Foreign Ministry Slams U.S. on Human Rights
Alexei Pushkov, the hawkish head of the State Duma's International Affairs Committee, denied that Monday's hearings were linked to the upcoming U.S. presidential election.
A senior Foreign Ministry official harshly criticized United States authorities Monday for alleged human rights abuses while presenting a report on human rights in foreign countries.
Deputy Foreign Minister Sergei Ryabkov condemned what the report described as the often harsh conditions in American prisons, the use of the death penalty and the mistreatment of adopted children in American families.
"Washington's attempts to become the world's tutor on democracy are baseless," Ryabkov said during a hearing by the Duma International Affairs Committee on the human rights situation in the U.S.
The report, which was presented Monday without actually being released, is the second such paper authored by the Foreign Ministry on human rights abroad and comes in the run-up to a U.S. presidential election that could have an impact on the United States' relationship with Russia.
The first edition of the report was released in December and was seen by foreign relations experts as a response to a similar document published by the U.S. State Department that is often critical of Russia.
Russian authorities frequently respond to criticism from the West by pointing the finger at the alleged faults of their accusers.
U.S.-Russian relations have shown signs of strain since Vladimir Putin's return to the presidency this year, though the administration of U.S. President Barack Obama has not responded aggressively to anti-American rhetoric by Russia or to Russia's moves to limit U.S. influence in the country. Obama has touted the countries' "reset" policy as one of his foreign policy successes.
Ryabkov reiterated one of the motives for Russia's most significant action to curb U.S. activity in the country: the expulsion of the United States Agency for International Development, which followed Putin's allegation that the State Department had been funding the opposition through grants to NGOs.
"Russian civil society has woken up now and no longer needs prompters," Ryabkov said, using the word for a person in a theater performance who supplies actors with forgotten lines.
The U.S. Embassy, which sent at least one diplomat to Monday's Duma committee hearing, said the U.S. welcomed dialogue on human rights issues.
"The U.S. government has always demonstrated a readiness to engage in open conversation about democracy and human rights around the world. As our own history clearly demonstrates, open, factual honest discussions of these issues make democracies stronger," embassy spokesman Joseph Kruzich said.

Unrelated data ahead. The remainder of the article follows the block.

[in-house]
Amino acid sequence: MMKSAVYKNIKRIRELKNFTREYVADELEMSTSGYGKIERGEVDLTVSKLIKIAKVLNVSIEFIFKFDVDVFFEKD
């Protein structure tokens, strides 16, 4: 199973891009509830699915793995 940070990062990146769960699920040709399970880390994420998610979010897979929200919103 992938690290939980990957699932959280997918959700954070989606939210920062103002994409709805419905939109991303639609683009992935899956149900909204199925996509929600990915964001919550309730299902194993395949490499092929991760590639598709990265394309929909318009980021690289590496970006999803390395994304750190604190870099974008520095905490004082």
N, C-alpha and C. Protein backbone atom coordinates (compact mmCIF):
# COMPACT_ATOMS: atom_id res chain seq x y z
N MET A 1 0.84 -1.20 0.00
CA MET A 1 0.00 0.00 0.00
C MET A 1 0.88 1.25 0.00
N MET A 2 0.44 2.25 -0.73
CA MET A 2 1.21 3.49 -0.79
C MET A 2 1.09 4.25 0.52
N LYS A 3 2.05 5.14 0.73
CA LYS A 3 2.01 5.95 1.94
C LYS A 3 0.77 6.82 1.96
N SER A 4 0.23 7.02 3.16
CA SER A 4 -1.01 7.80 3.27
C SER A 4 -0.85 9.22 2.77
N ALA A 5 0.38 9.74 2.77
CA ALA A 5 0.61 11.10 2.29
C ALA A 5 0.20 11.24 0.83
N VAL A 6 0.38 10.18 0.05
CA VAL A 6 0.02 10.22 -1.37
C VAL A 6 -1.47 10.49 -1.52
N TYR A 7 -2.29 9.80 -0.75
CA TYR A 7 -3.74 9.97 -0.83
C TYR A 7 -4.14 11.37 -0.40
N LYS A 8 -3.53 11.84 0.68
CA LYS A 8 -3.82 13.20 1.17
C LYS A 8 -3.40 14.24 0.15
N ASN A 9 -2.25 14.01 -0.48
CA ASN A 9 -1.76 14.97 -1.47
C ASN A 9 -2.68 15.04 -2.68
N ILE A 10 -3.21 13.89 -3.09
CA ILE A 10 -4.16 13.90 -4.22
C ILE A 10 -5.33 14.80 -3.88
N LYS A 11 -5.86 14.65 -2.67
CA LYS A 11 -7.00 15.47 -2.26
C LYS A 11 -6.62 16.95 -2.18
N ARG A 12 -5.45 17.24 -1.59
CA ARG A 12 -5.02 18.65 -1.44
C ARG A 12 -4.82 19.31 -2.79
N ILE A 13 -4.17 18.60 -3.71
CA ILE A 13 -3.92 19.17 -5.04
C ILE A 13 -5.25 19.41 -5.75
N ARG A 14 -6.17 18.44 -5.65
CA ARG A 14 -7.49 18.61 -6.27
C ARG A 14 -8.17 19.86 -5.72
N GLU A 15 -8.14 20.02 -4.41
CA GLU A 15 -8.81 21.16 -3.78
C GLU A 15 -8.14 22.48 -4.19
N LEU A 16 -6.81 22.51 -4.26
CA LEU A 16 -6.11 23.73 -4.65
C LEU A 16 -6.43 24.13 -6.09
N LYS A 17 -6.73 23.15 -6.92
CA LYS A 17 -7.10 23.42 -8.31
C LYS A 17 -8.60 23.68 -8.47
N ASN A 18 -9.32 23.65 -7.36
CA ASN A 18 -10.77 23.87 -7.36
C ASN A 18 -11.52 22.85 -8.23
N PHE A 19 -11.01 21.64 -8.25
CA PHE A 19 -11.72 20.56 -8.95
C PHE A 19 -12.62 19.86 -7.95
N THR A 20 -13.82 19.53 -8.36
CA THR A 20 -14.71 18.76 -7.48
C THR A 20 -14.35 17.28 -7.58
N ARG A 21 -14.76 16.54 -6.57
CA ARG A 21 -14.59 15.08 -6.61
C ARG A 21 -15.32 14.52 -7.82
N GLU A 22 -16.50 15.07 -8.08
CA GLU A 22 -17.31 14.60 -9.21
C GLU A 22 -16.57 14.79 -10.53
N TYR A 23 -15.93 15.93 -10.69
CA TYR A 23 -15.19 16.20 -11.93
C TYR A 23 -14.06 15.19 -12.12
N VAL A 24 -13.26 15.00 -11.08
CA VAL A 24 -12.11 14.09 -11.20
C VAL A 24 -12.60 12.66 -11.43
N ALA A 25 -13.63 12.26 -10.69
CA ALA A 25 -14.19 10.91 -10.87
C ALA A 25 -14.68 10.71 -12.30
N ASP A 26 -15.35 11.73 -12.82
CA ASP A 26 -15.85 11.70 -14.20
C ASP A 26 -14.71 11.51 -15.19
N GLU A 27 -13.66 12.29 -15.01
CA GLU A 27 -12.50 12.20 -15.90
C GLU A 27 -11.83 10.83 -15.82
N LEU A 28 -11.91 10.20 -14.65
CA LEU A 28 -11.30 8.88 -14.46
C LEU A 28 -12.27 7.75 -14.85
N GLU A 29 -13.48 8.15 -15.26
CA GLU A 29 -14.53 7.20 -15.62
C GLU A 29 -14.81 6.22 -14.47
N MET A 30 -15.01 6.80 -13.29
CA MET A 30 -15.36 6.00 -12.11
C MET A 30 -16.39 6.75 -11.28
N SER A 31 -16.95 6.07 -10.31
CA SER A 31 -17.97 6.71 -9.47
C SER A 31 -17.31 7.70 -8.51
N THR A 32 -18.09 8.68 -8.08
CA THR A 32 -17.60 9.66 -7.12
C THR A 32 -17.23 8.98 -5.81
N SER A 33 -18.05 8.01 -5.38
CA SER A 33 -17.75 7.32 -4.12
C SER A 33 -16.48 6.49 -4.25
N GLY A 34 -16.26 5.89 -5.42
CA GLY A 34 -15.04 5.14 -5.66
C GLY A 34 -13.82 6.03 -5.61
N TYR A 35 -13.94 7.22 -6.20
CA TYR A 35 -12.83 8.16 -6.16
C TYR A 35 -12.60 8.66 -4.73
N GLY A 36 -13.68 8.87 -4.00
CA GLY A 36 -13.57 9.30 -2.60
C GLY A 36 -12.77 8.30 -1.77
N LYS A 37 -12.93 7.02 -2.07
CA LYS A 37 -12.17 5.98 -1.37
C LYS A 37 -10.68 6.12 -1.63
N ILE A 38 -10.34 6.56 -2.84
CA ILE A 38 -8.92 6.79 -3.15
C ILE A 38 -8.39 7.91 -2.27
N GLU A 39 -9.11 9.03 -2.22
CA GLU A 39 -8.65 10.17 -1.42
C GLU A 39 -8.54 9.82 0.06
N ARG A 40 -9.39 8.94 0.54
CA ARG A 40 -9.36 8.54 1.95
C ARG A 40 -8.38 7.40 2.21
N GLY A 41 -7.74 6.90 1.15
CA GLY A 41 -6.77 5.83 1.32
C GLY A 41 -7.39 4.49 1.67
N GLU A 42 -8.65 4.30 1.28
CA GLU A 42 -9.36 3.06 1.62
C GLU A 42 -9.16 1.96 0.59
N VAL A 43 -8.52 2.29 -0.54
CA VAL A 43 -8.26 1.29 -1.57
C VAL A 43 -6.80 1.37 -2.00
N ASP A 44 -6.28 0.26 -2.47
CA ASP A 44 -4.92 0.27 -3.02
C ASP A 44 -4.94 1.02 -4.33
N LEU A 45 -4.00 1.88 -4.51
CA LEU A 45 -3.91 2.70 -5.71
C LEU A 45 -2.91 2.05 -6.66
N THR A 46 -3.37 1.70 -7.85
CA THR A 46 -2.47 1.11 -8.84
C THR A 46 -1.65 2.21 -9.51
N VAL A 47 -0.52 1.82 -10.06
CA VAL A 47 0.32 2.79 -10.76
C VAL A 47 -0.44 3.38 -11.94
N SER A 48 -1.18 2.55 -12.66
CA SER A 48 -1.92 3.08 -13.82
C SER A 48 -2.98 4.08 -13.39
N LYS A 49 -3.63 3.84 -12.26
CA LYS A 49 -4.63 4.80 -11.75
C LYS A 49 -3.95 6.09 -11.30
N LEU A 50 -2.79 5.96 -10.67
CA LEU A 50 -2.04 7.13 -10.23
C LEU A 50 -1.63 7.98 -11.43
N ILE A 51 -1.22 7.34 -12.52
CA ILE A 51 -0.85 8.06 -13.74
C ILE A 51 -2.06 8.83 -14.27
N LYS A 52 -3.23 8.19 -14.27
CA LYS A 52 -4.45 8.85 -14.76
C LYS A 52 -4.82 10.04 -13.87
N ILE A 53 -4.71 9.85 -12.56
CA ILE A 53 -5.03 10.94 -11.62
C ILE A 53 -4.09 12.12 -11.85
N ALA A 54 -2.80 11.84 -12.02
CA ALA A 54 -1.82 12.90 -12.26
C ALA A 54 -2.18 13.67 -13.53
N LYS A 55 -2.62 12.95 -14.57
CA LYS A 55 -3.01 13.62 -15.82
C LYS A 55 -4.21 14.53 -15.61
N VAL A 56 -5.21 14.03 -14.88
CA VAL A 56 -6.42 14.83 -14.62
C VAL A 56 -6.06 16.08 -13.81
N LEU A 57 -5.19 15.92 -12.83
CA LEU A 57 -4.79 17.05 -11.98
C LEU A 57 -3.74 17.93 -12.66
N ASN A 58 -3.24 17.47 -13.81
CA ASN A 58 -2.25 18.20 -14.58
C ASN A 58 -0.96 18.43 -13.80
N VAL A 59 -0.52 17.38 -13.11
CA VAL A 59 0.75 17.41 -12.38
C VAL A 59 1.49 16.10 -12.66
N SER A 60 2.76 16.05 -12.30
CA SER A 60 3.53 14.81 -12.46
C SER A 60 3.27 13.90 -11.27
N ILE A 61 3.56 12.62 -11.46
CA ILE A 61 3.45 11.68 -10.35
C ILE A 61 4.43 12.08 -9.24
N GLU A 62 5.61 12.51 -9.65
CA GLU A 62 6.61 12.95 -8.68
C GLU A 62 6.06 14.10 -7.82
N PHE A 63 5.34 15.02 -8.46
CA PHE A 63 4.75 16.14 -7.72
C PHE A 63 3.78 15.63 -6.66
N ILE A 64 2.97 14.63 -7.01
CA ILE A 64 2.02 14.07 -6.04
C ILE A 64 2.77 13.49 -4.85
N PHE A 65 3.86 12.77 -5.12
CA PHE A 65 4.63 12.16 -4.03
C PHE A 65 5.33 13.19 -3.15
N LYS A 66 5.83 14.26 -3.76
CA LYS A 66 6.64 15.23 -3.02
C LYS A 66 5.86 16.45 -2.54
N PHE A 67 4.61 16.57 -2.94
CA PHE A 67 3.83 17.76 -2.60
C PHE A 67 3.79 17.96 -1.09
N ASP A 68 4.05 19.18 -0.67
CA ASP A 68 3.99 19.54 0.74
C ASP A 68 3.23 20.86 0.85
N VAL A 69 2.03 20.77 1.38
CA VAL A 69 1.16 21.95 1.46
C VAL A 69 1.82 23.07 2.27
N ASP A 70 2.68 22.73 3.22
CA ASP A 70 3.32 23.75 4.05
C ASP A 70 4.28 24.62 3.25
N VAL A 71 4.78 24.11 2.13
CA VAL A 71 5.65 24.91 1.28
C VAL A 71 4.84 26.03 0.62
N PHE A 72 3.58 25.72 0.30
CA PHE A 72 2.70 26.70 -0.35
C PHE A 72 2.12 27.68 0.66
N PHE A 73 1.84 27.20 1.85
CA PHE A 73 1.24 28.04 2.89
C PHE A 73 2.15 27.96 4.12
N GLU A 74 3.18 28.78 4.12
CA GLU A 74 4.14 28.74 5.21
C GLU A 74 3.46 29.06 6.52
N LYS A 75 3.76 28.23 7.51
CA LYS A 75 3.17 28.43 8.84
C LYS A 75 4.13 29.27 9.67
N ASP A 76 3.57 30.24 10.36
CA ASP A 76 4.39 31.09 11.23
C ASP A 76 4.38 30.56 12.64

The bulk of the information presented Monday by the Foreign Ministry was taken from American groups such as Human Rights Watch, a fact not hidden by Konstantin Dolgov, the ministry official who oversees human rights and who also spoke at the hearing.
Mirroring U.S. criticism of a Kremlin crackdown on protesters, Dolgov condemned what he described as police brutality against Occupy Wall Street demonstrators in New York.
Head of the nationalist Liberal Democratic Party Vladimir Zhirinovsky used characteristically colorful language to criticize U.S. Ambassador Michael McFaul for not coming to the hearing.
"Ambassador Michael McFaul could have come, but he doesn't like listening to two hours of criticism directed at his country," Zhirinovsky said. "But his diplomats recorded everything. They will tell him everything, and his lunch will be ruined."
Alexei Pushkov, the hawkish head of the International Affairs Committee, said McFaul had been invited to attend the hearing.
The Foreign Ministry report was presented two weeks before the U.S. presidential election, in which Obama faces Republican candidate Mitt Romney, who has called Russia the United States' "No. 1 geopolitical foe." Last year's report was published in December.
But Ryabkov denied that the timing of the hearing and the presentation of the report had any connection to the Nov. 6 election, saying that any attempt to link them to the U.S. political timetable would be "cheap."
Pushkov also denied a connection between the hearing and the upcoming election.
"We are talking about the United States as a country, not about a particular leader," Pushkov told The Moscow Times.
But that didn't stop the hearing's participants from criticizing the U.S. presidential election system as "outdated."
While many experts predict that U.S.-Russia relations could worsen if Romney wins, Putin has complimented the Republican hopeful for being a "straight and sincere" man, saying he was grateful to him for having clearly articulated his position toward Russia.
Former United Russia Duma Deputy Vladimir Semago, who attended Monday's hearing, said the discussion was an example of Russia's "fragmented" policy toward the U.S.
"[They] don't have a single line [as they did in Soviet times], when you could say 'You're lynching the blacks!'" Semago said, referring to Soviet propaganda that attacked racial discrimination in the United States.
Semago was echoed by foreign policy analyst Georgy Bovt, who described the hearings as the "PR work" of diplomats and international affairs pundits.
"When you in essence have nothing to show on American policy, you try to show how big you are as patriots," he said.